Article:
Musical traditions are often passed down from one generation to another, but that transmission can take very different forms. New albums by vocalist Douyé and gospel combo The Sons of the Soul Revivers represent exemplary work by artists honoring their families, while walking very different paths.
Born in Nigeria, Douyé (pronounced doe-yay) was well on her way to establishing herself as a Sade-inspired R&B vocalist when she felt the pull of a deathbed request made by her father. While she was growing up in Lagos he filled their house with the sounds of legendary jazz singers Ella Fitzgerald, Billie Holiday, Sarah Vaughan and Dinah Washington. He died when she was only 11, and at the end he beseeched her to follow her love of music into jazz.
Her pursuit of a musical education took her to London and then Los Angeles, where she studied at the Musicians Institute and released two sultry albums of slow-burning R&B: 2008’s “Journey” and 2014’s “So Much Love.” But in between those projects she felt the call of her father’s wish and started getting acquainted with the L.A. jazz scene, sitting in at jam sessions at the World Stage in Leimert Park.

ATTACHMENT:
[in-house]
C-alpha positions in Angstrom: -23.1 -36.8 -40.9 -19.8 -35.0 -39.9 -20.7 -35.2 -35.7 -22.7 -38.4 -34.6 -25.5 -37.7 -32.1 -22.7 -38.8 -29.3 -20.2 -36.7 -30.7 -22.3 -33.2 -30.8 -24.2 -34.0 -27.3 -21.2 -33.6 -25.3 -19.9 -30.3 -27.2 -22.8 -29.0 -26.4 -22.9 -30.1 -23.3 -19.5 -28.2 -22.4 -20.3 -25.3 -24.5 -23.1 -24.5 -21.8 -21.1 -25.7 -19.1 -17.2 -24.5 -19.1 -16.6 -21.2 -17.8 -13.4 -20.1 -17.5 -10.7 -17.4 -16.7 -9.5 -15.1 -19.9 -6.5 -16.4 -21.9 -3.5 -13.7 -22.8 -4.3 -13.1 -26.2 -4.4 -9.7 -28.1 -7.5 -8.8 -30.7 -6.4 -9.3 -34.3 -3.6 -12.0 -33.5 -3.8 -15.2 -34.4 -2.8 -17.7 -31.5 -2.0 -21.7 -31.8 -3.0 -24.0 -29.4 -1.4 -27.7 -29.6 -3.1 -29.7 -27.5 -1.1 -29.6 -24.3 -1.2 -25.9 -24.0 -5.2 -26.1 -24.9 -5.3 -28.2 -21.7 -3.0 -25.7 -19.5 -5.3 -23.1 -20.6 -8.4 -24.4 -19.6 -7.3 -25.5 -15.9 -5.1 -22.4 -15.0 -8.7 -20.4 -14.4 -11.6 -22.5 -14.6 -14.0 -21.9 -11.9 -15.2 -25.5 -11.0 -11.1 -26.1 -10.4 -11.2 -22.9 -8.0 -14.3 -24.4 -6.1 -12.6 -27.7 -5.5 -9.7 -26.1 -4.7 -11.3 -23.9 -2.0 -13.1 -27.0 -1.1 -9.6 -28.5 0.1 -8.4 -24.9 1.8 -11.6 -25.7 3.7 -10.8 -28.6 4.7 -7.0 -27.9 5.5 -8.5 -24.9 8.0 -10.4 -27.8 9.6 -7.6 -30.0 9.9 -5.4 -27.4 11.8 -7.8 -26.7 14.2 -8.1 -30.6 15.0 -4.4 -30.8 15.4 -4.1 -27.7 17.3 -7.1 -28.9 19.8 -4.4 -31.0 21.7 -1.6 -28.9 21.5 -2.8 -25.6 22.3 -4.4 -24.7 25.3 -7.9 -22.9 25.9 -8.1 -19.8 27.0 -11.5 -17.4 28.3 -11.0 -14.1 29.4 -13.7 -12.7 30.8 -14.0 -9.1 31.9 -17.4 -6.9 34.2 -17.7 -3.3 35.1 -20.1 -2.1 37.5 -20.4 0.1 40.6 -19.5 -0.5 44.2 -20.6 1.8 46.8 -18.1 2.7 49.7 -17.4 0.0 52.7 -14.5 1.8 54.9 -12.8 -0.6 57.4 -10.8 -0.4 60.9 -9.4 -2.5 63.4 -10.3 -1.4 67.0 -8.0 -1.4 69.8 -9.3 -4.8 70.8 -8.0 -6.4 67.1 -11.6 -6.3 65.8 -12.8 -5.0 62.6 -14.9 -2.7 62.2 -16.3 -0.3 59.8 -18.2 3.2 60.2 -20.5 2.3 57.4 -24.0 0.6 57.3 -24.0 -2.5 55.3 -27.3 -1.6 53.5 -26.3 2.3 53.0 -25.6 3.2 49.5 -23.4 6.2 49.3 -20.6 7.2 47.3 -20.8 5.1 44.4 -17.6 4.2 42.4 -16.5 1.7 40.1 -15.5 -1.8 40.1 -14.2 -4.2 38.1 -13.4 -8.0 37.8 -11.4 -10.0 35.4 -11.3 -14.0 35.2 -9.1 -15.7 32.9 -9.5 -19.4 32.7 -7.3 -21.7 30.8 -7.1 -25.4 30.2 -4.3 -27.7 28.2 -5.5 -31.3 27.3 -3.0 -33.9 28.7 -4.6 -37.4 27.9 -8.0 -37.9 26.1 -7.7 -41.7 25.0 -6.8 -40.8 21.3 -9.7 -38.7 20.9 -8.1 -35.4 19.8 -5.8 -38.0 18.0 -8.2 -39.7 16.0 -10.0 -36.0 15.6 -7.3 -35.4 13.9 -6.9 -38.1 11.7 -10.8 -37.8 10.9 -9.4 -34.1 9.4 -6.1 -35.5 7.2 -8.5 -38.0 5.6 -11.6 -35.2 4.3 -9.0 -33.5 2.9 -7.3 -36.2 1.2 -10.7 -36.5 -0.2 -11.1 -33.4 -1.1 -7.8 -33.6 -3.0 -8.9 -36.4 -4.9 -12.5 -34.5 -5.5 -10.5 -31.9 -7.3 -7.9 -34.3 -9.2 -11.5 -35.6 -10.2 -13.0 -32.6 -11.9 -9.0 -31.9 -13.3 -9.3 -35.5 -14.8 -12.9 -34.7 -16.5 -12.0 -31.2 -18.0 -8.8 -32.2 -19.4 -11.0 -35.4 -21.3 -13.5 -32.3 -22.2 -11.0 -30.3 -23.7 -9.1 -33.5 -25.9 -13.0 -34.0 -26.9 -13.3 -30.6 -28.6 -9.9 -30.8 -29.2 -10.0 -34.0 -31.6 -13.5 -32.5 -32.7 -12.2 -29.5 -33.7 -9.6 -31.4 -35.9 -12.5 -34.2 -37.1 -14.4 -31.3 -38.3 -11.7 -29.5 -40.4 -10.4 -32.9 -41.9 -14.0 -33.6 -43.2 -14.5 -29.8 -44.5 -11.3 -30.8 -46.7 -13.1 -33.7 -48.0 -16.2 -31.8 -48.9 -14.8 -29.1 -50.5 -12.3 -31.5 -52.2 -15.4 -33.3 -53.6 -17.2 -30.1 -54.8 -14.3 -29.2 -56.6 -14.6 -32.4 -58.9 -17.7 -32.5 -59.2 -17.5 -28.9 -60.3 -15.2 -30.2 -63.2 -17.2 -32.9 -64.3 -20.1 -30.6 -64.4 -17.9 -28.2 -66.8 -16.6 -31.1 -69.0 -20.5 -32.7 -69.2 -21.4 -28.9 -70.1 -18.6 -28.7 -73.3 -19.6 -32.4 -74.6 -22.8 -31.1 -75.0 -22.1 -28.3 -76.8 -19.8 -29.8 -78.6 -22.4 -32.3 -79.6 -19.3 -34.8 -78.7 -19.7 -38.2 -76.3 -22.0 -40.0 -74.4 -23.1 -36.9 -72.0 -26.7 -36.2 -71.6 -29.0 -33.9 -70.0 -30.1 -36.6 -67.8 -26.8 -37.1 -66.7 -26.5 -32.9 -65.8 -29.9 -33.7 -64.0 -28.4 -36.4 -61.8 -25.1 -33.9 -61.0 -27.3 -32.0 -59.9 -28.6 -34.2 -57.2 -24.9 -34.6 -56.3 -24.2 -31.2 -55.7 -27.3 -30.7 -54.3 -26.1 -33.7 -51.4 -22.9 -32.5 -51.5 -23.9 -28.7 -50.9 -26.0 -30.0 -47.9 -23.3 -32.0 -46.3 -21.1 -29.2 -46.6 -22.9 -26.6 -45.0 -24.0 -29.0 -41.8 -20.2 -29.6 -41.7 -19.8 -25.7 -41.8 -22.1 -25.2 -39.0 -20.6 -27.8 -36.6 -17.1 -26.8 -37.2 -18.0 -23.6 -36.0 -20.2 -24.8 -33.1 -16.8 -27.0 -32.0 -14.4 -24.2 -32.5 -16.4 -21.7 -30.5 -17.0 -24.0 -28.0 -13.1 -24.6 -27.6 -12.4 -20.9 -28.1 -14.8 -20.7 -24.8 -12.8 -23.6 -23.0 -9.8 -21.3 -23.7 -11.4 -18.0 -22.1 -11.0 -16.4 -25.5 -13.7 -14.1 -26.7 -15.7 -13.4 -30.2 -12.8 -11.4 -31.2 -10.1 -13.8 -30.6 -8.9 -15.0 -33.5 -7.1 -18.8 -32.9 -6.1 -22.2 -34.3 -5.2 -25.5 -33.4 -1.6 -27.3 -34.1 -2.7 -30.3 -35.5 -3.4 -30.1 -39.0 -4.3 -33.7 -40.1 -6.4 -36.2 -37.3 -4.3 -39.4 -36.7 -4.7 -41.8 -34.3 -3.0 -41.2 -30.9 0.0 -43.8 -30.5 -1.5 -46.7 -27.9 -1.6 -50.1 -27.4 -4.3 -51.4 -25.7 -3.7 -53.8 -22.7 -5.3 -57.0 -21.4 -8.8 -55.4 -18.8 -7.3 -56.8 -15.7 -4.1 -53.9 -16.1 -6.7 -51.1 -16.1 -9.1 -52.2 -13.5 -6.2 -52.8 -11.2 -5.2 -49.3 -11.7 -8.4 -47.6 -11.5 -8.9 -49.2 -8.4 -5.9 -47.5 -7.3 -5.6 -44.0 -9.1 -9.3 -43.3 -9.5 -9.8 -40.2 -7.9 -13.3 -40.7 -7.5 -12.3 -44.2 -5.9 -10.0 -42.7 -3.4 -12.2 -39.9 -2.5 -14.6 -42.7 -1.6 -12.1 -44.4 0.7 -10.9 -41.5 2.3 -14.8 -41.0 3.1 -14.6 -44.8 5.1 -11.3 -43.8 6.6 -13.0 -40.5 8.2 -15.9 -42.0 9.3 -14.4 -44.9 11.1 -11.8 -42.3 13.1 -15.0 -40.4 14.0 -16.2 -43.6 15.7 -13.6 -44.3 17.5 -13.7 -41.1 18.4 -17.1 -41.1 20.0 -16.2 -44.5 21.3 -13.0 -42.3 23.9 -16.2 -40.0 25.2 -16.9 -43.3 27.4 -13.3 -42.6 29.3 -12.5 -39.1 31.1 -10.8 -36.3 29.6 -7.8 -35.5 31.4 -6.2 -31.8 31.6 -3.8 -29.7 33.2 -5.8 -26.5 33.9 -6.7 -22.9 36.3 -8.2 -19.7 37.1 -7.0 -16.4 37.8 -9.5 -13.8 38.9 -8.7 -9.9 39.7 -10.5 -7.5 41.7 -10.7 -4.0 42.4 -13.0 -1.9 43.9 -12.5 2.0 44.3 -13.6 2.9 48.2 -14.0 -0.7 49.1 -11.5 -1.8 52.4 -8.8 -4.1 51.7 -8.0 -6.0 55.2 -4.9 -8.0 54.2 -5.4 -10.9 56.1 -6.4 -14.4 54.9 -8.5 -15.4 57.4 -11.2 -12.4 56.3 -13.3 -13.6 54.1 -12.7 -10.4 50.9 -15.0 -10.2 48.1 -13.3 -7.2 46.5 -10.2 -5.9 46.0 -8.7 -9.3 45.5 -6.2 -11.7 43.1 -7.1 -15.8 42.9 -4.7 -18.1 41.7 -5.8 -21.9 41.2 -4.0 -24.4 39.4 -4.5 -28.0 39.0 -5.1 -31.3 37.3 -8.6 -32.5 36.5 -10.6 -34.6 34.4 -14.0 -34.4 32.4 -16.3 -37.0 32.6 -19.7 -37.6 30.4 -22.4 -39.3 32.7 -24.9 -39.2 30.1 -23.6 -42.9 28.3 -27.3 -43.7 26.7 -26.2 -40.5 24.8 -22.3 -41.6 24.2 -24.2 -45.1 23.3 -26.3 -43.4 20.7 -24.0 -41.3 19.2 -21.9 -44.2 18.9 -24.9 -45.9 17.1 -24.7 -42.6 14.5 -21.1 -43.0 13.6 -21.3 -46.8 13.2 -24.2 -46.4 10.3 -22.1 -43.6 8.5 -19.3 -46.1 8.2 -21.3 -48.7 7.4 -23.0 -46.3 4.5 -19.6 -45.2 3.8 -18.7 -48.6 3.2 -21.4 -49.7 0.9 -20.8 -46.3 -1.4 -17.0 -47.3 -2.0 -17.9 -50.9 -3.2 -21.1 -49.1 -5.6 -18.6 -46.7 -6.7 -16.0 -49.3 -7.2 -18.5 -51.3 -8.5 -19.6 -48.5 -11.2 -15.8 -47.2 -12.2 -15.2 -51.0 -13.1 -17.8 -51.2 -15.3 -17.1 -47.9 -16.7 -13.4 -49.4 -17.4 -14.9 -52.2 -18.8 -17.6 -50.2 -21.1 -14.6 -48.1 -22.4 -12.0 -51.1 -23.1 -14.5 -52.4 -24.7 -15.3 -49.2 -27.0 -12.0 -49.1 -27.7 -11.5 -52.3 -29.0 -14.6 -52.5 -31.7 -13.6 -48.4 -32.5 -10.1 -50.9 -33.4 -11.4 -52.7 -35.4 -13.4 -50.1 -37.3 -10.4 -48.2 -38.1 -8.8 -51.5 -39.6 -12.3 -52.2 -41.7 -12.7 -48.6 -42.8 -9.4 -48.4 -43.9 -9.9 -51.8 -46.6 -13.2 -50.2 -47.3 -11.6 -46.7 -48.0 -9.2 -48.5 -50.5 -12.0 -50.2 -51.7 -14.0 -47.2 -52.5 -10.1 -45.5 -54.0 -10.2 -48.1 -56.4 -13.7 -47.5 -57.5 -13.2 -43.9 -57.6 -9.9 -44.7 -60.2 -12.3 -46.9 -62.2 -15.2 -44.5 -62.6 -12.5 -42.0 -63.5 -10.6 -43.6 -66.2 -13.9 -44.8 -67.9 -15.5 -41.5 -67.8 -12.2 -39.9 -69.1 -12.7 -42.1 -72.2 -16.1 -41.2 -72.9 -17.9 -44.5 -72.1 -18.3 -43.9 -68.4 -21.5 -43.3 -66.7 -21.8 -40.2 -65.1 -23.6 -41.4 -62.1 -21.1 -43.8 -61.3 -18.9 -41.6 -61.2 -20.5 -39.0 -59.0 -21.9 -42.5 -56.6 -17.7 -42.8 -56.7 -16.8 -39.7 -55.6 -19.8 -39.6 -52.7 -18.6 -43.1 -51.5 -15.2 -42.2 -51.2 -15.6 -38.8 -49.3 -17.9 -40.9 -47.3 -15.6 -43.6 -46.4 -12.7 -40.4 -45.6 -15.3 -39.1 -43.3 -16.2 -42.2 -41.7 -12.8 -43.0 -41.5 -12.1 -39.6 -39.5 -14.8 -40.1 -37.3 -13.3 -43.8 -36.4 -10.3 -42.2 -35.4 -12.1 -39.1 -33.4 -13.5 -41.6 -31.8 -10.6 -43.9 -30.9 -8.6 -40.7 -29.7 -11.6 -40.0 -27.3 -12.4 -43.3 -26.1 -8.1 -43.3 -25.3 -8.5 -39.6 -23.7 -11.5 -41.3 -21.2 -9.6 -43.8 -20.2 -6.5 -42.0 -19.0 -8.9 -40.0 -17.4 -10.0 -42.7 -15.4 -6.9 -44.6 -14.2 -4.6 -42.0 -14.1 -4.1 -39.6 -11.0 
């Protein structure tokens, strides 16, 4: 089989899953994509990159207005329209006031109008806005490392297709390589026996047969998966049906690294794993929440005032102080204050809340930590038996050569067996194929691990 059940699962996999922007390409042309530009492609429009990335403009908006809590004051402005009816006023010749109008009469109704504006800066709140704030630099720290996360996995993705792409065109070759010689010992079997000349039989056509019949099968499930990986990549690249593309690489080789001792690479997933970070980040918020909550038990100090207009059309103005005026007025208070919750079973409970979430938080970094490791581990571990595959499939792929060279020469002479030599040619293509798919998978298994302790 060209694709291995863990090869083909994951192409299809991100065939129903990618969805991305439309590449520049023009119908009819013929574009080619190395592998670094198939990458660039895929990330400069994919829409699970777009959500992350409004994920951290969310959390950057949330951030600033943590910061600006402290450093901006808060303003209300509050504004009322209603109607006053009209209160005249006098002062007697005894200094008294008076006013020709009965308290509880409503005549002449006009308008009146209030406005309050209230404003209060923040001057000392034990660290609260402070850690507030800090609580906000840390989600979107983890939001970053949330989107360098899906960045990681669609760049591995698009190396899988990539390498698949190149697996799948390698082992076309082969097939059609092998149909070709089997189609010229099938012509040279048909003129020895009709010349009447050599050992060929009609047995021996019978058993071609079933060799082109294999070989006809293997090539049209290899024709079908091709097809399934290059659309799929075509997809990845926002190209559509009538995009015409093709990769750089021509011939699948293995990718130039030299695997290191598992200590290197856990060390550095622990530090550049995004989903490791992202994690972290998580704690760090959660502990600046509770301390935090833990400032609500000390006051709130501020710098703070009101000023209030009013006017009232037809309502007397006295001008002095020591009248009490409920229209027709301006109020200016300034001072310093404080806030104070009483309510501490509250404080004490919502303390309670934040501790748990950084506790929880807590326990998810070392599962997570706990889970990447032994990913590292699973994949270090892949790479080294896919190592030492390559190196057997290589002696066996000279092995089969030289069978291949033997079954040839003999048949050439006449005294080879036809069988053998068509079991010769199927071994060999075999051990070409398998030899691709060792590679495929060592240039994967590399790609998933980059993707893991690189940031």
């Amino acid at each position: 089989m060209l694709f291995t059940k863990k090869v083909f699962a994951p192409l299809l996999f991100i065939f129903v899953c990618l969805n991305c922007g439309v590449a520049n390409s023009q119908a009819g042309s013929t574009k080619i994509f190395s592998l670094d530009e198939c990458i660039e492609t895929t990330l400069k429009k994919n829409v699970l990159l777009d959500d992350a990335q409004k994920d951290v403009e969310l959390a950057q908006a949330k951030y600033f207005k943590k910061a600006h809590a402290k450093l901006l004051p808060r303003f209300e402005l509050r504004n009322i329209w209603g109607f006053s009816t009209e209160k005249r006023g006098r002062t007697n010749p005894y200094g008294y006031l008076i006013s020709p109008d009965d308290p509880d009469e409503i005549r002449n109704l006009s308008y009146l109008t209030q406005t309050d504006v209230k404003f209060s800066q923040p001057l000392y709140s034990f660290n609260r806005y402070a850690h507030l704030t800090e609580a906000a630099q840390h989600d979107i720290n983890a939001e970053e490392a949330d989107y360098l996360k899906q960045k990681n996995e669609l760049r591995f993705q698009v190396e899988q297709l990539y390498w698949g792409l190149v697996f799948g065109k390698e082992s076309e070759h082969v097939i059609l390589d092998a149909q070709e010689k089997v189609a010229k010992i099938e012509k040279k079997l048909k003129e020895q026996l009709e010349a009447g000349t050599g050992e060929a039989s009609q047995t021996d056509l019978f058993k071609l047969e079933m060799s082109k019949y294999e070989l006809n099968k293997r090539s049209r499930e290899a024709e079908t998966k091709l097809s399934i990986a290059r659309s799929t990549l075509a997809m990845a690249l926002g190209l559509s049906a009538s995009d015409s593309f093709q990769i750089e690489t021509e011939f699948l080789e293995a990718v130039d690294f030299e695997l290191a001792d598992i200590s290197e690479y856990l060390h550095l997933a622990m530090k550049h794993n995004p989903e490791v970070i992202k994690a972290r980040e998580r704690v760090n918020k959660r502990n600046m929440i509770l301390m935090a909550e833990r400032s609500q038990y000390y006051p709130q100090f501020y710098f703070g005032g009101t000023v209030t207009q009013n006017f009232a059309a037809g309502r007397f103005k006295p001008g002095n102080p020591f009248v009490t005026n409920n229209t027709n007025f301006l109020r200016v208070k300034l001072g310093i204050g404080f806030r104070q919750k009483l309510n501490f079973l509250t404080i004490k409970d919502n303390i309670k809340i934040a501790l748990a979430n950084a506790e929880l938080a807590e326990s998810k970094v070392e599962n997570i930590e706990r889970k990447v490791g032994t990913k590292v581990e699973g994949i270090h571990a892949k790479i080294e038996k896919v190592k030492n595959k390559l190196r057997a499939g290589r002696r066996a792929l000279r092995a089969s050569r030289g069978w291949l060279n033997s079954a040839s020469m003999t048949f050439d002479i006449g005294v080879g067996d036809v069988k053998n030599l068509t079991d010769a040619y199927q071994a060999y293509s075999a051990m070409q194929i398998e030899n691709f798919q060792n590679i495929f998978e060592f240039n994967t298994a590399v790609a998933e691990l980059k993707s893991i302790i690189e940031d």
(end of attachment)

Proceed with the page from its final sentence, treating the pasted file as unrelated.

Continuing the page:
With “Daddy Said So” (Groove Note Records), she more than fulfills her commitment to her father. Teaming up with some of jazz’s greatest musicians, Douyé effectively applies her compressed range and smoky tone to a program of lush ballads. Her cool delivery often brings to mind the understated approach of Chet Baker and Julie London on their definitive 1950s recordings, and she’s well served by her strong cast of arrangers, who create a shifting array of settings for her appealing sound.